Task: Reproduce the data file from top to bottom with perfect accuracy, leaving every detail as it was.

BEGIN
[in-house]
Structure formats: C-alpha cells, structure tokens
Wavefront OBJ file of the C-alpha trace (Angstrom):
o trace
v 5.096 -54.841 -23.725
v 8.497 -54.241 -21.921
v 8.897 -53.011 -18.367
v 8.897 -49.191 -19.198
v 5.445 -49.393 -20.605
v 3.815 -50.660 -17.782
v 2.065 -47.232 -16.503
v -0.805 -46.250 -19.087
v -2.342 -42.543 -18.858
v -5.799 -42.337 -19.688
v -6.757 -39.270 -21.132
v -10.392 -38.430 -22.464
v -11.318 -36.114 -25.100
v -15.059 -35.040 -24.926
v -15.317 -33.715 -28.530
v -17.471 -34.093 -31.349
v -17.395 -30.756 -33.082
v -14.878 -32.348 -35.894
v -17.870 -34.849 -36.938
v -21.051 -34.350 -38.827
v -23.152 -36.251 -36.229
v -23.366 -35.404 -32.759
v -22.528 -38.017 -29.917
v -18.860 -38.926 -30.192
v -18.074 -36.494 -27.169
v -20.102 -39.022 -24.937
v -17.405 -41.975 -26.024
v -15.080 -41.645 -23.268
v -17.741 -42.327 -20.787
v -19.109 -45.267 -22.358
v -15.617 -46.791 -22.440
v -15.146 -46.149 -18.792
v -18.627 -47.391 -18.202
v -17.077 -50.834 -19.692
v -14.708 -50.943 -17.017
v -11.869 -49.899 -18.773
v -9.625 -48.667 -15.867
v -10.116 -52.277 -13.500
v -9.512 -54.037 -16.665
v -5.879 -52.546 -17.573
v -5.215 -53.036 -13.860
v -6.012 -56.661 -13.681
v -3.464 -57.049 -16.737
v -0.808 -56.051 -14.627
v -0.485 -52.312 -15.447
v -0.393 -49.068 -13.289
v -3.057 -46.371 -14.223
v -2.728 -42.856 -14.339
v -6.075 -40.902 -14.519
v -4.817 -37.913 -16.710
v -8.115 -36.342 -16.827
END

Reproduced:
[in-house]
Structure formats: C-alpha cells, structure tokens
Wavefront OBJ file of the C-alpha trace (Angstrom):
o trace
v 5.096 -54.841 -23.725
v 8.497 -54.241 -21.921
v 8.897 -53.011 -18.367
v 8.897 -49.191 -19.198
v 5.445 -49.393 -20.605
v 3.815 -50.660 -17.782
v 2.065 -47.232 -16.503
v -0.805 -46.250 -19.087
v -2.342 -42.543 -18.858
v -5.799 -42.337 -19.688
v -6.757 -39.270 -21.132
v -10.392 -38.430 -22.464
v -11.318 -36.114 -25.100
v -15.059 -35.040 -24.926
v -15.317 -33.715 -28.530
v -17.471 -34.093 -31.349
v -17.395 -30.756 -33.082
v -14.878 -32.348 -35.894
v -17.870 -34.849 -36.938
v -21.051 -34.350 -38.827
v -23.152 -36.251 -36.229
v -23.366 -35.404 -32.759
v -22.528 -38.017 -29.917
v -18.860 -38.926 -30.192
v -18.074 -36.494 -27.169
v -20.102 -39.022 -24.937
v -17.405 -41.975 -26.024
v -15.080 -41.645 -23.268
v -17.741 -42.327 -20.787
v -19.109 -45.267 -22.358
v -15.617 -46.791 -22.440
v -15.146 -46.149 -18.792
v -18.627 -47.391 -18.202
v -17.077 -50.834 -19.692
v -14.708 -50.943 -17.017
v -11.869 -49.899 -18.773
v -9.625 -48.667 -15.867
v -10.116 -52.277 -13.500
v -9.512 -54.037 -16.665
v -5.879 -52.546 -17.573
v -5.215 -53.036 -13.860
v -6.012 -56.661 -13.681
v -3.464 -57.049 -16.737
v -0.808 -56.051 -14.627
v -0.485 -52.312 -15.447
v -0.393 -49.068 -13.289
v -3.057 -46.371 -14.223
v -2.728 -42.856 -14.339
v -6.075 -40.902 -14.519
v -4.817 -37.913 -16.710
v -8.115 -36.342 -16.827